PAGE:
There are a couple of spaces I’m very interested in like consumer tech and retail. I worked at Casper, a direct-to-consumer mattress company, on their marketing team. That was really hands-on. I was primarily analyzing metrics around marketing campaigns on podcasts, videos, subway ads, print, and television. It was an interesting shift from the startups I’d worked at before. People undervalue offline marketing and Casper is famous for doing that differently.
When I think about the future of commerce, it seems there’s a lot to be unraveled in the backend. There are ways to create better platforms for improved retail experiences, and that means reconfiguring logistics, supply chains, etc. There are lots of opportunities for technology to help here. People primarily look at the branding side of consumer startups - your Caspers, Aways, Warby Parkers - but I see the billion-dollar ideas in the backend.
Of course, healthcare is another opportunity area. I started looking at CRISPR - gene-based editing to help people with serious diseases - while researching at NYU some years ago. I think the future of health is in genomics and adjacent applications. Healthcare has been very resistant to innovation, and for good reason too when there are lives on the line. But it’s changing and I see ways to positively shock the system. Drug discovery is a perfect example of this. Do you need to test experimental drugs on humans or can you replicate that in a software? How do you collect accurate, replicable data with the best test subjects? And there are huge legacy questions for electronic medical records. Consumer experiences in healthcare have been so terrible and there are some small fixes that could actually make a huge improvement.
The last space I’m exploring is future of transportation. Autonomous is bound to happen, but we face technological barriers on the path. There’s a great opportunity to be the first successful mover, but what happens after that? How do can we rethink the ways cities are structured and even how cars are structured? It’s made for people to drive. Once that isn’t the case, there will be a huge opening for infrastructure-based innovation. What happens to freed up space when cars don’t need to be parked anymore? What does a car look like if there’s no driver? These are unanswered questions I’m thinking about.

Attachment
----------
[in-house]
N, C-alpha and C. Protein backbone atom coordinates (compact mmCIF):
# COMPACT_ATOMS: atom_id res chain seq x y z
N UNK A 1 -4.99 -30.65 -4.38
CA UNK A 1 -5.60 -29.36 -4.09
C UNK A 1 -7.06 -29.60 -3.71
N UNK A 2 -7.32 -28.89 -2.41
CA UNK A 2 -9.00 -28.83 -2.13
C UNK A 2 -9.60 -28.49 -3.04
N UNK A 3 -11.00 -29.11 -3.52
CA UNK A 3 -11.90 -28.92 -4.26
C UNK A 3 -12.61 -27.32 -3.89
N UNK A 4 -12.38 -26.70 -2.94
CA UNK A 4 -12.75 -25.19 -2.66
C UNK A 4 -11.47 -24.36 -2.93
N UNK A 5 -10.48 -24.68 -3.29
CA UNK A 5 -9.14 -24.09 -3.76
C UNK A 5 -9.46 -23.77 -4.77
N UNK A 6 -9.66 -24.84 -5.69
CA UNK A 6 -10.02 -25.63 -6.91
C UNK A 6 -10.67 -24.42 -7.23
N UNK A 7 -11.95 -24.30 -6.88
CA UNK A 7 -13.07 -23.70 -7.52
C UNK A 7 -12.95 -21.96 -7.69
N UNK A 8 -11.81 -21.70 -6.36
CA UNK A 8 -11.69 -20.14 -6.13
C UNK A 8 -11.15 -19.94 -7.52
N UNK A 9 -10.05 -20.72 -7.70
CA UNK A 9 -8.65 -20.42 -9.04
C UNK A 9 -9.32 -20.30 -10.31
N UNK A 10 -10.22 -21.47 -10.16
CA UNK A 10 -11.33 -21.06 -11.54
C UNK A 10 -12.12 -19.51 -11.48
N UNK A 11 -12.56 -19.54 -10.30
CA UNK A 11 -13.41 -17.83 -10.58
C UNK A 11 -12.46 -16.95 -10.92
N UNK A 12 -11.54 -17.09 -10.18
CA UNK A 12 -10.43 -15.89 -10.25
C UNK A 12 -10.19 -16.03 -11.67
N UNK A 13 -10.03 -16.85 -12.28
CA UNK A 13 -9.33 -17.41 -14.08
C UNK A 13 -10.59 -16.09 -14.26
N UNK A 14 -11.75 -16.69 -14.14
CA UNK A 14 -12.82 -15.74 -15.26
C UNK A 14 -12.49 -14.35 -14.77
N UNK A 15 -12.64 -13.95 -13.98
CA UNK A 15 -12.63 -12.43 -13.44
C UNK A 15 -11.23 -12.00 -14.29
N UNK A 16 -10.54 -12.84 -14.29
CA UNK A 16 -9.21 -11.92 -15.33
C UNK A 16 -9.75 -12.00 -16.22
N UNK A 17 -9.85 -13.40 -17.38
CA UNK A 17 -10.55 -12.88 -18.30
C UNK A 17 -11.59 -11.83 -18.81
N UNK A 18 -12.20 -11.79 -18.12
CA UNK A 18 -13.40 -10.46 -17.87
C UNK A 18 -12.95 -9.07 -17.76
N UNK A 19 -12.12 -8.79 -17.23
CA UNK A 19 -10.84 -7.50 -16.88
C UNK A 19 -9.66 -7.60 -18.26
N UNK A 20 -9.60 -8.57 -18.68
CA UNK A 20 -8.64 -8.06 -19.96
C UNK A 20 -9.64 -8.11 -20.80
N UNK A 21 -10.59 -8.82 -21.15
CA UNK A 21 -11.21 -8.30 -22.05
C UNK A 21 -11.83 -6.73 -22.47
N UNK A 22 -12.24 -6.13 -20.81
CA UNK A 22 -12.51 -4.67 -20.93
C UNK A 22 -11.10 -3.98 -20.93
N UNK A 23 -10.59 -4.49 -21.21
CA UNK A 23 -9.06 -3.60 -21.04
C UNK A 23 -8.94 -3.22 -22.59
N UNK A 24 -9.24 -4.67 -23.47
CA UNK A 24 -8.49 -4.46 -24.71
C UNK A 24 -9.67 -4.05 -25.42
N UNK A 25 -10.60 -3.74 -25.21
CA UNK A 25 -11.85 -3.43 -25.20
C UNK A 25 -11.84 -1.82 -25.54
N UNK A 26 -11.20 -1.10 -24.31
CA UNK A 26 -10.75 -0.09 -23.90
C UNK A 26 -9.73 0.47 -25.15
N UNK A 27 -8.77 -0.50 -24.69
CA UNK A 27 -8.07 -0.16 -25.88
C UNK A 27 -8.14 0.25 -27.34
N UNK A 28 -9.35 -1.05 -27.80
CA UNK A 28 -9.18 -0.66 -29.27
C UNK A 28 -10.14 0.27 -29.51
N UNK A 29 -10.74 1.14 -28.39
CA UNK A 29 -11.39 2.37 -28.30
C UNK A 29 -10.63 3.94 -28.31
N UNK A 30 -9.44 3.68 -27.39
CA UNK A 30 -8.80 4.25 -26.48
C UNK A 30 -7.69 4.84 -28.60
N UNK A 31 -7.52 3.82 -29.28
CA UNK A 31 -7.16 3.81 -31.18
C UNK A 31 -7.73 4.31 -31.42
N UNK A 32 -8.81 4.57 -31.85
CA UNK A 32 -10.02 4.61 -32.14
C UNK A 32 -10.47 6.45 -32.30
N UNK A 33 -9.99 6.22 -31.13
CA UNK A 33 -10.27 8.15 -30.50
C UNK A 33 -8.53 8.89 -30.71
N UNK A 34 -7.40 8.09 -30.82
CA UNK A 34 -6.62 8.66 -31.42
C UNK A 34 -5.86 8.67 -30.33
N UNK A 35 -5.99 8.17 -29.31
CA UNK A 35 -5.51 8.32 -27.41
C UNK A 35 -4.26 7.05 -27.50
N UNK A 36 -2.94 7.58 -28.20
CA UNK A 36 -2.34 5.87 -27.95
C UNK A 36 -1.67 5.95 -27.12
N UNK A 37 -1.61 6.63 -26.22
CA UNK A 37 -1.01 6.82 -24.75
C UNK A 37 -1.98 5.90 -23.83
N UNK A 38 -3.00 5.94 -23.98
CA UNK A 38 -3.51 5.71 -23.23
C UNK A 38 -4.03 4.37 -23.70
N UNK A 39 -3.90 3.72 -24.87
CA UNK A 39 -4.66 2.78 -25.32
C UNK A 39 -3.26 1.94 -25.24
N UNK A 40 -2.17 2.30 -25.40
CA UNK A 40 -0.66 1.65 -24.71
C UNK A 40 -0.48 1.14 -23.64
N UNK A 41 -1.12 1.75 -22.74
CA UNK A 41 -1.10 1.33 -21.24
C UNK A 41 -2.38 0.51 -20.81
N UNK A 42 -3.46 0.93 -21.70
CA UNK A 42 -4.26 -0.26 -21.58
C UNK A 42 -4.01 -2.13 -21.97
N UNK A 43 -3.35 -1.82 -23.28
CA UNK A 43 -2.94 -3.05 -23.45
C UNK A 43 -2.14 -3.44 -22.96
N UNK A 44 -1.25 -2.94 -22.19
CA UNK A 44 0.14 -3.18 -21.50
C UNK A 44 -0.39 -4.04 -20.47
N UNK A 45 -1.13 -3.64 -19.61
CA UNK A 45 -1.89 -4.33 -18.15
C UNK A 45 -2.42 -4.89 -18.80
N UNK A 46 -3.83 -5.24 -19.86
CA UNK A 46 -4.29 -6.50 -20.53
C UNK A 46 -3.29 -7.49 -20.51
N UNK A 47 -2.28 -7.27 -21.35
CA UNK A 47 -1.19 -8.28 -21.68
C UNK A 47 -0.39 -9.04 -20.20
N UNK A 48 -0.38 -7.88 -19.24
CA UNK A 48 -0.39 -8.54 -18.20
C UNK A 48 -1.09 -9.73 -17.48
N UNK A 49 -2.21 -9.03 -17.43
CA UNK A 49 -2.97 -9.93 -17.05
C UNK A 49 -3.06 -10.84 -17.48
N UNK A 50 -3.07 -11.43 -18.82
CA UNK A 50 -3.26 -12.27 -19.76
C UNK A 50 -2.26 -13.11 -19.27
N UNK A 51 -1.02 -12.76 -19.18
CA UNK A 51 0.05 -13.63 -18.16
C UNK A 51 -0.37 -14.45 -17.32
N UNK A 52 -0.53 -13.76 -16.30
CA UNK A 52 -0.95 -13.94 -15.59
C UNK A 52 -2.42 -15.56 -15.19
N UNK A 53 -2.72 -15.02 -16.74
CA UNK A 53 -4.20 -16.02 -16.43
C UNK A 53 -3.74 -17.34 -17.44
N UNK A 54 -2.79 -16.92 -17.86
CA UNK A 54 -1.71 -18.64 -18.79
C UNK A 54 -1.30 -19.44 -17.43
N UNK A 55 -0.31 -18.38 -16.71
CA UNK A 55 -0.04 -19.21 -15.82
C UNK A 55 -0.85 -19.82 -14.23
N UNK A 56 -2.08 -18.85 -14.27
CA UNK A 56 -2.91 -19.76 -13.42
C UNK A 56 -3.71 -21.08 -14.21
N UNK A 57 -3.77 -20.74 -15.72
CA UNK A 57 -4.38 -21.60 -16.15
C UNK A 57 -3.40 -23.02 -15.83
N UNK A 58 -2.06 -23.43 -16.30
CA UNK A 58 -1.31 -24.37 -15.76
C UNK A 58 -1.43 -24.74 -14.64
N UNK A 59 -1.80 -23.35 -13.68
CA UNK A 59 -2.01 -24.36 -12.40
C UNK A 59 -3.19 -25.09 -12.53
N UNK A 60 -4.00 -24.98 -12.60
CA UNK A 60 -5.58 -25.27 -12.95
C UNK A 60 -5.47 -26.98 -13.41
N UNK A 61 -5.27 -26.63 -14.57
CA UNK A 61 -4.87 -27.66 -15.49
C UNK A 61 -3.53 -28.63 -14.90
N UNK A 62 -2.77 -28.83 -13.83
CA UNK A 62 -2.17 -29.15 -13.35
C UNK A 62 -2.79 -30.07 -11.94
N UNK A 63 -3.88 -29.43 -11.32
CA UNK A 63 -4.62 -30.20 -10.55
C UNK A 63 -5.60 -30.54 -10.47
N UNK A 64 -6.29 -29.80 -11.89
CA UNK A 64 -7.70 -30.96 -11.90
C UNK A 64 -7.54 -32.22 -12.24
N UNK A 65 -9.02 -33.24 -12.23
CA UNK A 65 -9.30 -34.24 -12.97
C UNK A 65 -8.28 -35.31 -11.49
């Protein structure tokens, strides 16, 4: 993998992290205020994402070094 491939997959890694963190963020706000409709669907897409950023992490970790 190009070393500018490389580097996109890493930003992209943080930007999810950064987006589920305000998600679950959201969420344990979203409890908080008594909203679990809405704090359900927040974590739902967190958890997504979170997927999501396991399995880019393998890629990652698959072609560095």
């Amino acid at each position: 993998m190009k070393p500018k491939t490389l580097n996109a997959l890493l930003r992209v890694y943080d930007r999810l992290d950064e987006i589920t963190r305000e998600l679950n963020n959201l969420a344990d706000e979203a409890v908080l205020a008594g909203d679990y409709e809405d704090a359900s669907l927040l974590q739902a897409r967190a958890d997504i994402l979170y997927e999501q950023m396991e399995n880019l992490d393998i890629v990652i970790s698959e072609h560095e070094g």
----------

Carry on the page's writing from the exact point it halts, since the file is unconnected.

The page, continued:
Have you faced any challenges as an undergraduate in venture? I imagine it takes extra work to get in front of other investors and startups.
Definitely. You hit it right on the mark with being young. Sure, Silicon Valley is better about people being young but there’s still an expectation in the community that you need years of experience to be a really effective investor. Even when you talk to startups, when I reach out and say I’m a junior in college, that’s so different from the typical VC-startup relationship. The investor is usually more experienced (and older).
It’s been great building the investor mindset and skills in student-focused venture organizations. But there’s still a level of surprise, a raised eyebrow, when they realize that I’m young and in college. The way I deal with it is pushing forward and being confident. Honestly part of it involves faking it - even in times where you aren’t confident, you need to put your best foot forward and be sure of yourself. I do that by knowing different spaces and industries. That’s proven effective for me because people don’t think I know anything about scaling a company, product-market fit, or fundraising. If you can show something of value, people will care regardless of age.
And it is fun to surprise people. It really comes down to learning, reading, listening to podcasts, and knowing spaces to help people that I meet with.
What plans do you have after graduation? Do you see yourself staying in venture, going to a startup, or something else?
It’s up in the air but I definitely want to be involved with venture at some point. I’m not sure if that means directly out of college though I’m open to it. I’m broadly interested in operational roles, including product. I study Symbolic Systems, an interdisciplinary major that bundles together computer science, linguistics, philosophy, and psychology. It’s an amazing way to blend business with a technical background.
One goal of mine is to start a company. I’ve always been excited by the idea of building from the ground up - it's why I decided to join Contrary and Cardinal instead of more obvious, present choices. So, yes, I definitely want to do venture but I see myself coming back to it after other things. The best VCs are mentors to their startups and that’s want I’m aiming for in the future.
What advice do you have for young women who want to enter VC - on the investing, operations, or platform side?
Do it. Lots of women don’t think they are perfectly qualified for venture. They question this and that and feel like they should prepare a little more. They feel like they’re not ready yet. It’s not true at all. Once you find something you’re interested in, whether that’s venture or something else, pursue it. Literally just say to yourself that you’re going to do it and then make it happen.
Also realize that at the end of the day, no one completely knows what they’re doing. You don’t need to know it yourself. Just put yourself out there. When you look at the opportunities I’ve had throughout Stanford and before that, most of them came from sending a cold email. There’s nothing wrong with asking and putting yourself out there. Even if they say no, it’s fine! People don’t do it enough and it can differentiate you.
Go for it. Believe in yourself. And definitely stay persistent.